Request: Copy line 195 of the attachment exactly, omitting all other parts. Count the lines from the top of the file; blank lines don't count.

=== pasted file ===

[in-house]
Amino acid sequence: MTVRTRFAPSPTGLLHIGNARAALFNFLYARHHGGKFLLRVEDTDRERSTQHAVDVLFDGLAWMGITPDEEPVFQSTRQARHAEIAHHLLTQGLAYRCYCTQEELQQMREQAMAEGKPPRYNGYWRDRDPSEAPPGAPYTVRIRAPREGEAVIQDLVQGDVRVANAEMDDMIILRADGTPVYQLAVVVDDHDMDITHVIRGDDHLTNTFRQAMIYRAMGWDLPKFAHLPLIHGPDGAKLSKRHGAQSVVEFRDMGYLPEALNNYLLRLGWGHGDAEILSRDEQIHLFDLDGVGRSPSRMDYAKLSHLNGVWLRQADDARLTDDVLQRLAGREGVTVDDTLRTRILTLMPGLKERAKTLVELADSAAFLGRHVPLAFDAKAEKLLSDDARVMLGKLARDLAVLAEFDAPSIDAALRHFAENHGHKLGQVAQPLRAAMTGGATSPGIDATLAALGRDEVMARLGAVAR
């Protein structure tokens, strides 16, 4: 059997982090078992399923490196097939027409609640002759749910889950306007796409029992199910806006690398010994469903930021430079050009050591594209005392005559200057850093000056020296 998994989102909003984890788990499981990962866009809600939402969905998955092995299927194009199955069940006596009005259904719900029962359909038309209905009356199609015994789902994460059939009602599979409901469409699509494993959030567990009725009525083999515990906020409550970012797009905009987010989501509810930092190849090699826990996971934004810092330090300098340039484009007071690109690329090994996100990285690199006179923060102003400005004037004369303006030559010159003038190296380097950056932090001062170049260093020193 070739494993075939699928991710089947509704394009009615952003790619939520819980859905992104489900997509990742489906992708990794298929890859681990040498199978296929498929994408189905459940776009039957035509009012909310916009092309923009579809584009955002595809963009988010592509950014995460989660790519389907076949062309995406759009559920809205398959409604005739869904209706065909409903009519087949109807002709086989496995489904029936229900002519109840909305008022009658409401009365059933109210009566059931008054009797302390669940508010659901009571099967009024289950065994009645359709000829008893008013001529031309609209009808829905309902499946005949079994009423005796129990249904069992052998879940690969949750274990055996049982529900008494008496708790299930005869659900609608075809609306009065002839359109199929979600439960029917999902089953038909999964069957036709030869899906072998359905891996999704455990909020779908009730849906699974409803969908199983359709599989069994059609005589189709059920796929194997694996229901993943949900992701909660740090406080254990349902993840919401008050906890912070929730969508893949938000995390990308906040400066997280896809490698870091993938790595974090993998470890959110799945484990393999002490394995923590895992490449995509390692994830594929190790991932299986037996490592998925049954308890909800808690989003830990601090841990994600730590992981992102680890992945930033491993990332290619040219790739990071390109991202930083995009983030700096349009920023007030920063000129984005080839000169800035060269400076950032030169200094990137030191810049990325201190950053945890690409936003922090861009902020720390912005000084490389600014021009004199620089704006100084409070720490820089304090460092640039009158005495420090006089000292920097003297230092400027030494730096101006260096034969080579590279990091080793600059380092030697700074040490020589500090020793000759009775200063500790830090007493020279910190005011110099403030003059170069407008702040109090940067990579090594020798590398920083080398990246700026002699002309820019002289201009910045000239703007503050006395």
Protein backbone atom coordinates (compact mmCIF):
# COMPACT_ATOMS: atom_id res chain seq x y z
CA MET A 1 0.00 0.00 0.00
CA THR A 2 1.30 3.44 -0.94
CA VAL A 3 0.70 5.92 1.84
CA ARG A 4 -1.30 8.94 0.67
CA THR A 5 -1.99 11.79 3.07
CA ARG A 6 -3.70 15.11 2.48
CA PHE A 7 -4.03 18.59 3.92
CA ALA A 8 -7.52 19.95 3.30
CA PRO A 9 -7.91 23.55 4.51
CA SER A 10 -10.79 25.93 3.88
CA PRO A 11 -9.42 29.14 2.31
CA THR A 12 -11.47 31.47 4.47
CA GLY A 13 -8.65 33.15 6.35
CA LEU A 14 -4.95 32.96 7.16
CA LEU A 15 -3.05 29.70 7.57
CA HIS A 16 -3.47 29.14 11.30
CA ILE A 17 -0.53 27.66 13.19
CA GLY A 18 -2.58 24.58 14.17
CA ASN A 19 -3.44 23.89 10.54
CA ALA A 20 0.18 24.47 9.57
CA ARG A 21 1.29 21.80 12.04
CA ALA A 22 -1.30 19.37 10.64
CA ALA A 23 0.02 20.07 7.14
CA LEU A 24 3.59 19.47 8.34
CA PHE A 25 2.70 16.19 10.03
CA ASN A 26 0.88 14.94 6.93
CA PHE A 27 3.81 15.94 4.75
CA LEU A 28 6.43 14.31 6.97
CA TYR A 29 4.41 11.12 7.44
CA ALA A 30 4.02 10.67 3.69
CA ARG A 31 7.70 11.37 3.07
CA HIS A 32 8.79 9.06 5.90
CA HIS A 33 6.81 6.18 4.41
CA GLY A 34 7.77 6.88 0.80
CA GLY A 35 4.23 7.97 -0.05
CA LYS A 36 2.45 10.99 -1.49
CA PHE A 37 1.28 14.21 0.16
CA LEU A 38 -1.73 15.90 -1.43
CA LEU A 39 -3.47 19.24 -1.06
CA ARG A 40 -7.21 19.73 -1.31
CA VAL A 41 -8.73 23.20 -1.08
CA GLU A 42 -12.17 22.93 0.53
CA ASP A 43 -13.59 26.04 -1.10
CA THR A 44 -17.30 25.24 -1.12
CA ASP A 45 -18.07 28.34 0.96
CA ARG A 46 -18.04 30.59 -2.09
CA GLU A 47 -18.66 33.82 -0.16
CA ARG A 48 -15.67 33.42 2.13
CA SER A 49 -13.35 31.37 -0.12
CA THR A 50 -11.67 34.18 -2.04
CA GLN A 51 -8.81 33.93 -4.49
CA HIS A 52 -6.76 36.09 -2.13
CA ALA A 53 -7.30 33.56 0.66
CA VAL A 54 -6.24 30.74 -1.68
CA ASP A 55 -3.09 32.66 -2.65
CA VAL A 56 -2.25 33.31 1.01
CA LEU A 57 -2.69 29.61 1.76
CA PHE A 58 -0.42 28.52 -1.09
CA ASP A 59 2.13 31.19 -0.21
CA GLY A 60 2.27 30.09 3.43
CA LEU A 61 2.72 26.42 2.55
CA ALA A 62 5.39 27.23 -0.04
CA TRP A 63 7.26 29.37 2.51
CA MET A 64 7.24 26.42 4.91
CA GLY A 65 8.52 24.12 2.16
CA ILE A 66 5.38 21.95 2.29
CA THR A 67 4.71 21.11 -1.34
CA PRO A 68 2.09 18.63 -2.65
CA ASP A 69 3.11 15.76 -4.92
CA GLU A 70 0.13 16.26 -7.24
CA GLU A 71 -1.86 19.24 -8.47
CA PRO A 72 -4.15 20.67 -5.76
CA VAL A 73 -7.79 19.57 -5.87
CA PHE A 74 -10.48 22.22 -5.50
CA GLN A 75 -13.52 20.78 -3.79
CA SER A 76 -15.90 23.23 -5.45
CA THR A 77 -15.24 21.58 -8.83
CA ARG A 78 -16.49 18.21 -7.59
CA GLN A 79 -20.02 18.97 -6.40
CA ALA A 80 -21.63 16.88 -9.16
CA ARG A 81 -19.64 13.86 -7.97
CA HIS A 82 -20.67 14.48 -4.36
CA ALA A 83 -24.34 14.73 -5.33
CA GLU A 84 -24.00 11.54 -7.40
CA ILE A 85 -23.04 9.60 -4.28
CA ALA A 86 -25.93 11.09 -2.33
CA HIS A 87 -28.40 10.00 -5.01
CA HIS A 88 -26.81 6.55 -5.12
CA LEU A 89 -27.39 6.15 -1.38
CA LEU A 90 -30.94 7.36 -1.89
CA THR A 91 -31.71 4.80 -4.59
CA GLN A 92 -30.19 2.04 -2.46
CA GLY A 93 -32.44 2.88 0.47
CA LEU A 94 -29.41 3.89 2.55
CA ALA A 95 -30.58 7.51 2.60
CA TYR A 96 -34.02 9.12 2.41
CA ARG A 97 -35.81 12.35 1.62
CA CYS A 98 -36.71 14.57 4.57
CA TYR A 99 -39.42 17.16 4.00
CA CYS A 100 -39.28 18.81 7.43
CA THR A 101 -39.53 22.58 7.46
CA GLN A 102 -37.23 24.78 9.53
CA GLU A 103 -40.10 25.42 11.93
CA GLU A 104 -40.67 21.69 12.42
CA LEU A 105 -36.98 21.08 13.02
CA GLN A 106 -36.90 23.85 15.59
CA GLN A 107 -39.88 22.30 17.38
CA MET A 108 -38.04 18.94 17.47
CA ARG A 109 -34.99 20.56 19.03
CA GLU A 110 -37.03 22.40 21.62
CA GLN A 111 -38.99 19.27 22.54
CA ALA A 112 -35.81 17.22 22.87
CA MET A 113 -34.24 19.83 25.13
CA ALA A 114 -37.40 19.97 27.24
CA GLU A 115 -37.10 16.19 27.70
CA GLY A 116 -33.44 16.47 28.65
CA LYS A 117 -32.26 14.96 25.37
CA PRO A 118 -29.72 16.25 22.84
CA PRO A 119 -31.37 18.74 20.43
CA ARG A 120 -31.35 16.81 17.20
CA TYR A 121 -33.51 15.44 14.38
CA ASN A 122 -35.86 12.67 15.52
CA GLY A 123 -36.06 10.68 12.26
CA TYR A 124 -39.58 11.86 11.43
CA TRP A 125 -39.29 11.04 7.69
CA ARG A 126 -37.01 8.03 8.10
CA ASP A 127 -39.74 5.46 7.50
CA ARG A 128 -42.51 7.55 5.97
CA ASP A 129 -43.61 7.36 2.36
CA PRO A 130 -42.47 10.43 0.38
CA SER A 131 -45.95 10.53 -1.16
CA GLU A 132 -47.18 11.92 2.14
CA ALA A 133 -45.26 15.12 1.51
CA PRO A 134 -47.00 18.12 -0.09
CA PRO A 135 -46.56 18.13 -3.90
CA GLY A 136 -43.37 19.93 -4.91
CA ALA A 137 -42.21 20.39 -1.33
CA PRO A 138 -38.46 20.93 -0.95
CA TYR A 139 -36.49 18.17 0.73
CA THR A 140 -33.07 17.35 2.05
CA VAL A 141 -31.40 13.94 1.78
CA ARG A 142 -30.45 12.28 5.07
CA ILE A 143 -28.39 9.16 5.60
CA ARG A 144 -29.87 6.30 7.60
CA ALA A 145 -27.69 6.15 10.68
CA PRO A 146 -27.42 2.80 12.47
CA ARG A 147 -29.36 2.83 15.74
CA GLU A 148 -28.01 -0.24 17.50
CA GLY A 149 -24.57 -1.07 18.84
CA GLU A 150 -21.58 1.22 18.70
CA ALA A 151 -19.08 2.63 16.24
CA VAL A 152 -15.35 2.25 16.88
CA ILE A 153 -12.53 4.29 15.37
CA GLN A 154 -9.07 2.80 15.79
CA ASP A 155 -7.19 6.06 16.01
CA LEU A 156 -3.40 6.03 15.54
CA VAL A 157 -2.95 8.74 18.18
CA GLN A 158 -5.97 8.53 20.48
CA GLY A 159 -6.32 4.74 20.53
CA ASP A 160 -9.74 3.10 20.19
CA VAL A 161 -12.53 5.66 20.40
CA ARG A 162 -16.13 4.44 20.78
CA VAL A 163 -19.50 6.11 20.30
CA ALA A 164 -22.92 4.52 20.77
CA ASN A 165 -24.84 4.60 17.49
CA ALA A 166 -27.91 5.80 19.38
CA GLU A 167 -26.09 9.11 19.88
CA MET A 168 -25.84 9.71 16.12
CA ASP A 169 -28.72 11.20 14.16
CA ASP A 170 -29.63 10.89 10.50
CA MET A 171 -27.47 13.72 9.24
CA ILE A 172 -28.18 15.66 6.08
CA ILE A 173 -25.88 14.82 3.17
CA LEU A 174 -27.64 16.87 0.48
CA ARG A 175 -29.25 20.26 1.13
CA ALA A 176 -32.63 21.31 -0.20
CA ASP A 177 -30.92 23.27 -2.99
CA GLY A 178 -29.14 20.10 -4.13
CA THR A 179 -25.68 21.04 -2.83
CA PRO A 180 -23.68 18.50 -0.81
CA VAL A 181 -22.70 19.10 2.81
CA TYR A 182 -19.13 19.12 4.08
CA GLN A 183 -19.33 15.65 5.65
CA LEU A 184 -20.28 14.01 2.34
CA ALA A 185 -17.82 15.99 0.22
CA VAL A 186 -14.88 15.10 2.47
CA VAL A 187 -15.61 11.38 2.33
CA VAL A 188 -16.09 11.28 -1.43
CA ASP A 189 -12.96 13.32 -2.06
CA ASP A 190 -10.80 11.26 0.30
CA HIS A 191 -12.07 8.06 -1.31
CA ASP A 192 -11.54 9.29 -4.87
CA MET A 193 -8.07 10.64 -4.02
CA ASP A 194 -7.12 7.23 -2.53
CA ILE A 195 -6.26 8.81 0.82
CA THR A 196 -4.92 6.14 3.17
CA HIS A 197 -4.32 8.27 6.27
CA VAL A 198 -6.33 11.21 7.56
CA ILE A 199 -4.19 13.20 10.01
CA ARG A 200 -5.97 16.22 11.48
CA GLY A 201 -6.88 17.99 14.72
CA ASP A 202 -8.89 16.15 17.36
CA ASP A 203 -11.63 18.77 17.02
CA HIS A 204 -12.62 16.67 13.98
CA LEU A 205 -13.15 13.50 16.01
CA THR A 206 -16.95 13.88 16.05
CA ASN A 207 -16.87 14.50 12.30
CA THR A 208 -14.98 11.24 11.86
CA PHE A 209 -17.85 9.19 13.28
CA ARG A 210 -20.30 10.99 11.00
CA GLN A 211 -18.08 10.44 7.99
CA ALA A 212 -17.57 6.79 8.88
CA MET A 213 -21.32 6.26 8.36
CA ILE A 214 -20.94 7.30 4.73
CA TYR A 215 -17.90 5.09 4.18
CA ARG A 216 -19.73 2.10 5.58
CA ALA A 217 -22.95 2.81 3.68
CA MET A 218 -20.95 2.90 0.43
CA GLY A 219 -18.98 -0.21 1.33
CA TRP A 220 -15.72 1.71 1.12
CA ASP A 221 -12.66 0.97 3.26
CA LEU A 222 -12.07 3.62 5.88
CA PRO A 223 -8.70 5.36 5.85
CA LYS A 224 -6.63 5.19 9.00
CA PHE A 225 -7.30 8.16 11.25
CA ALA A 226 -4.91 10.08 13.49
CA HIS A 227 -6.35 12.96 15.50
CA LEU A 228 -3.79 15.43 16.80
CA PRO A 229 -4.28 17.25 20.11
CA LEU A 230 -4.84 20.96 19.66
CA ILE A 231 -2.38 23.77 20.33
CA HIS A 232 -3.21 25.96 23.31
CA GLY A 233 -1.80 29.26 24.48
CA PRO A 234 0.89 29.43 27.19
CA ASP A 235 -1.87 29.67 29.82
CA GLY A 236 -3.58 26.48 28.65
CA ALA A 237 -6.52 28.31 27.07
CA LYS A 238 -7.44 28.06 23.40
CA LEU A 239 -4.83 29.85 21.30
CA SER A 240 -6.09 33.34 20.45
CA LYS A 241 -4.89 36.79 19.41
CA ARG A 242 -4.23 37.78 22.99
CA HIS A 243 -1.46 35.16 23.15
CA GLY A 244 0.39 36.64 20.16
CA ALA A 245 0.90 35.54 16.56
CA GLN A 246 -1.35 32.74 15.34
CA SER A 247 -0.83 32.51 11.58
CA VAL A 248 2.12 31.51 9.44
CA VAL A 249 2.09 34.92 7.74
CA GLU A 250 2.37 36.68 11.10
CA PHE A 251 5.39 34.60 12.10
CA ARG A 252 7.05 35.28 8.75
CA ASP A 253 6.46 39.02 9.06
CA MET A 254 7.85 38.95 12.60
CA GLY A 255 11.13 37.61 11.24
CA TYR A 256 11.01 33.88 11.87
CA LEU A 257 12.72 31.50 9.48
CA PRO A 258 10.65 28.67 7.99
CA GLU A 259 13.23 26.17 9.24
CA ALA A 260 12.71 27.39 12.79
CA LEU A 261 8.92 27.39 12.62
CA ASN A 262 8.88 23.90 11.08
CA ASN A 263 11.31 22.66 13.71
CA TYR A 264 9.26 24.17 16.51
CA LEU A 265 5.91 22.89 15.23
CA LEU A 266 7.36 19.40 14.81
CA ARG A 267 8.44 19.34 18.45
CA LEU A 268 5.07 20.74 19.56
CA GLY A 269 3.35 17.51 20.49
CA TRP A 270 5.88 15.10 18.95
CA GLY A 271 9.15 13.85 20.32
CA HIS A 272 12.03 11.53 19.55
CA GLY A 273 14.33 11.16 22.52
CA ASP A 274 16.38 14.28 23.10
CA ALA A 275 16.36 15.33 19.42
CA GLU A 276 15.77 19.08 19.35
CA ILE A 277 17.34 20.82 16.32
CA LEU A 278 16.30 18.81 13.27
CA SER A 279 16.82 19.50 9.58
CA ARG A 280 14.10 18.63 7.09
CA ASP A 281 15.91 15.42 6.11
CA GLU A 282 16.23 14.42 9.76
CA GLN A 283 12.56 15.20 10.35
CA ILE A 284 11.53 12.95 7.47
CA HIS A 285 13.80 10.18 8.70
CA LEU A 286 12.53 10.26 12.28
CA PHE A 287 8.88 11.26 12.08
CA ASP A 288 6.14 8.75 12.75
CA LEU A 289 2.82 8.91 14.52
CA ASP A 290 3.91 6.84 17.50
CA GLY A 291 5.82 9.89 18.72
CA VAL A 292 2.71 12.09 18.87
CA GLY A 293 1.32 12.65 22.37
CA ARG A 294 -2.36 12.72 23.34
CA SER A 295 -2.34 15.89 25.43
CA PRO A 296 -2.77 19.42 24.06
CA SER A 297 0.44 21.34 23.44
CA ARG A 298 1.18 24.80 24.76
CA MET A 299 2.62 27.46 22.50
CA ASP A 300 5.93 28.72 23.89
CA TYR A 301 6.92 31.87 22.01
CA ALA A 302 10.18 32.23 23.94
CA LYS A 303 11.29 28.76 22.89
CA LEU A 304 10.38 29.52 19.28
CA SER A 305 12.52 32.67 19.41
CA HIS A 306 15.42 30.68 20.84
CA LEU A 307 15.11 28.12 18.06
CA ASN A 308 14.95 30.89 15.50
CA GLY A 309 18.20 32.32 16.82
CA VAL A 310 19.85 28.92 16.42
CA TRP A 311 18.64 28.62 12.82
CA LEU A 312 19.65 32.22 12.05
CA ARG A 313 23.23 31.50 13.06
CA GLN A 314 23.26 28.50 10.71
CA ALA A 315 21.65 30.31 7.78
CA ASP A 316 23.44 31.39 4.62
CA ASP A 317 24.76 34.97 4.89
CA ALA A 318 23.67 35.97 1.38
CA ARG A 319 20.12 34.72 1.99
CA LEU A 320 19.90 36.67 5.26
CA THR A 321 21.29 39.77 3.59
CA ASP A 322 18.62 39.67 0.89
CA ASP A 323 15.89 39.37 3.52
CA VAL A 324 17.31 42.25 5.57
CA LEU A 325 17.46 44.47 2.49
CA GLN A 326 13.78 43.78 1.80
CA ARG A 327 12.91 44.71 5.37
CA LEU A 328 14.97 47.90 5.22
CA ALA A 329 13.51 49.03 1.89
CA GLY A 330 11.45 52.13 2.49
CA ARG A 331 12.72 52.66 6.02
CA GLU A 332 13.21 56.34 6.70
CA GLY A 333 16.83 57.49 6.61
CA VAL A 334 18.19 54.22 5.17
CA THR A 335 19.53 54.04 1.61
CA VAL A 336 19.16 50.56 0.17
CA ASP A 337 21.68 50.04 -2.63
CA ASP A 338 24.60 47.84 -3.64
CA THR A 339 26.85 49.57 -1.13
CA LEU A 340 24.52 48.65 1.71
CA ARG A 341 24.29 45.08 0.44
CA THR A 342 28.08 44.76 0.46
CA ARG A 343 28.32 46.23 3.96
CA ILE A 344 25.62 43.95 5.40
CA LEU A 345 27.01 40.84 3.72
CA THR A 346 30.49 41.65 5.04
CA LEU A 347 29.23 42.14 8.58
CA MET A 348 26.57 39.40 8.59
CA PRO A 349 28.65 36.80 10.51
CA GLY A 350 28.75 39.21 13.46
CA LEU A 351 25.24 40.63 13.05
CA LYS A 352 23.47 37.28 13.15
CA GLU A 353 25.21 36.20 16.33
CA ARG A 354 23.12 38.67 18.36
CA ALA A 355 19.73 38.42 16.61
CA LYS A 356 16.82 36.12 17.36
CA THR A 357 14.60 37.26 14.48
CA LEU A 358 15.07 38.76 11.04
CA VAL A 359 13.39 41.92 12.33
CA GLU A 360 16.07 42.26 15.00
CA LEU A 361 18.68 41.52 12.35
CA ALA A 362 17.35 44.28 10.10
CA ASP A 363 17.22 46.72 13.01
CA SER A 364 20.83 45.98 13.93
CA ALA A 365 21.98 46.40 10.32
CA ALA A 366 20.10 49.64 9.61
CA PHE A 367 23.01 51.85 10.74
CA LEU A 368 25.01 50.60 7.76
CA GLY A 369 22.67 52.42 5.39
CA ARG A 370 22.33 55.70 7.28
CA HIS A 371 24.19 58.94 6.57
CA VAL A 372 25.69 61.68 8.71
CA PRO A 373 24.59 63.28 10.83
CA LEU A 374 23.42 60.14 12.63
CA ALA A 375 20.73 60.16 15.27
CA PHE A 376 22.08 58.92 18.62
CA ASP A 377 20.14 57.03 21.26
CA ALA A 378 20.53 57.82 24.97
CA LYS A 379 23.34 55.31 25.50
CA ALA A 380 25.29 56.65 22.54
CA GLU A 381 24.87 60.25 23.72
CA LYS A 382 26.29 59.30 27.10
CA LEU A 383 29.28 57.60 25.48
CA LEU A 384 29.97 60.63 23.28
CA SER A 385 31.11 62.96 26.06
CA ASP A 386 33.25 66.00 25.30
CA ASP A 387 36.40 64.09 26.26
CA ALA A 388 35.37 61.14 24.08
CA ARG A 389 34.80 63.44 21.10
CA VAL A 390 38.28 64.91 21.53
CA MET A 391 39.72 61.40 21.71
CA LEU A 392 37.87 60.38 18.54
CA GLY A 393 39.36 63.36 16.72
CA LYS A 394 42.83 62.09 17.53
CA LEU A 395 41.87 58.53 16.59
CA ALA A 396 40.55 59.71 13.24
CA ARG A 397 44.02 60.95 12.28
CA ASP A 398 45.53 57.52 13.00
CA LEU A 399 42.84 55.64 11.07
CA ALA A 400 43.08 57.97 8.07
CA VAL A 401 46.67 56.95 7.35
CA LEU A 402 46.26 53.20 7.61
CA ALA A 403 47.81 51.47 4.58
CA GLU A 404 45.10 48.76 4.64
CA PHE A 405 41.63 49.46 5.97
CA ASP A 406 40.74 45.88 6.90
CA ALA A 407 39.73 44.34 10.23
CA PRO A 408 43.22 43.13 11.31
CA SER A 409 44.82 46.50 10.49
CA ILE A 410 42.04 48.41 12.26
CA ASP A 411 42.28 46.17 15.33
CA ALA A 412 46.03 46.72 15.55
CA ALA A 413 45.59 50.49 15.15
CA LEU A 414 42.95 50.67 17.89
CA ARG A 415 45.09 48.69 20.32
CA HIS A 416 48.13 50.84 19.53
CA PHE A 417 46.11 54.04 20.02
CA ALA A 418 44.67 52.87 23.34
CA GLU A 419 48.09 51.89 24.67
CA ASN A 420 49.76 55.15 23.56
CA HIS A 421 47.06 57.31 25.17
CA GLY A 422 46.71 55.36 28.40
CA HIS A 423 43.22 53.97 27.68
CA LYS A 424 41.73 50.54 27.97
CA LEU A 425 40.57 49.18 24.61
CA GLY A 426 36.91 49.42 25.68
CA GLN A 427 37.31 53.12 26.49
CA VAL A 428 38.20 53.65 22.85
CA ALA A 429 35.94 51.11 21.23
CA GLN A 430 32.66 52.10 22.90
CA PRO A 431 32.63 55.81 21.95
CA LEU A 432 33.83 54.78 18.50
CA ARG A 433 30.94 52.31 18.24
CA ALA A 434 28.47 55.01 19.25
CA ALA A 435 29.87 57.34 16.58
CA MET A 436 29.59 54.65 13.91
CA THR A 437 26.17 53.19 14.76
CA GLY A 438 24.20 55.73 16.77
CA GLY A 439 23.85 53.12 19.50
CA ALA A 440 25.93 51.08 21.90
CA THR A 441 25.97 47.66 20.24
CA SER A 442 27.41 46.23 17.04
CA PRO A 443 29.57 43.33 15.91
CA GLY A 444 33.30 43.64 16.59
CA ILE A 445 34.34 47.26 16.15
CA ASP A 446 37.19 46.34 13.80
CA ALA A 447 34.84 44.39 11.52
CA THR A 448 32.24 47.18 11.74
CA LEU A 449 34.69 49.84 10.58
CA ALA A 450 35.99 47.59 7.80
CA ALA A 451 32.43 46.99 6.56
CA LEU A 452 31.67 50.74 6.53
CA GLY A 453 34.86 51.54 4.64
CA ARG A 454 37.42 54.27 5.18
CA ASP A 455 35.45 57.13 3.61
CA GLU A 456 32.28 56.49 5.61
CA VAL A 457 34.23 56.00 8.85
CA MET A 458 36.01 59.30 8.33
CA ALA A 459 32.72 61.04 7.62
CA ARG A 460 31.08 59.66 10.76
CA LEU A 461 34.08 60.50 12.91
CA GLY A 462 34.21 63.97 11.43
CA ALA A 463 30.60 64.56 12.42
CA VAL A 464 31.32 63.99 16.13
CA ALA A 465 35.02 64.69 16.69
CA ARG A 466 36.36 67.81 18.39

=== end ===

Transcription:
CA ASP A 190 -10.80 11.26 0.30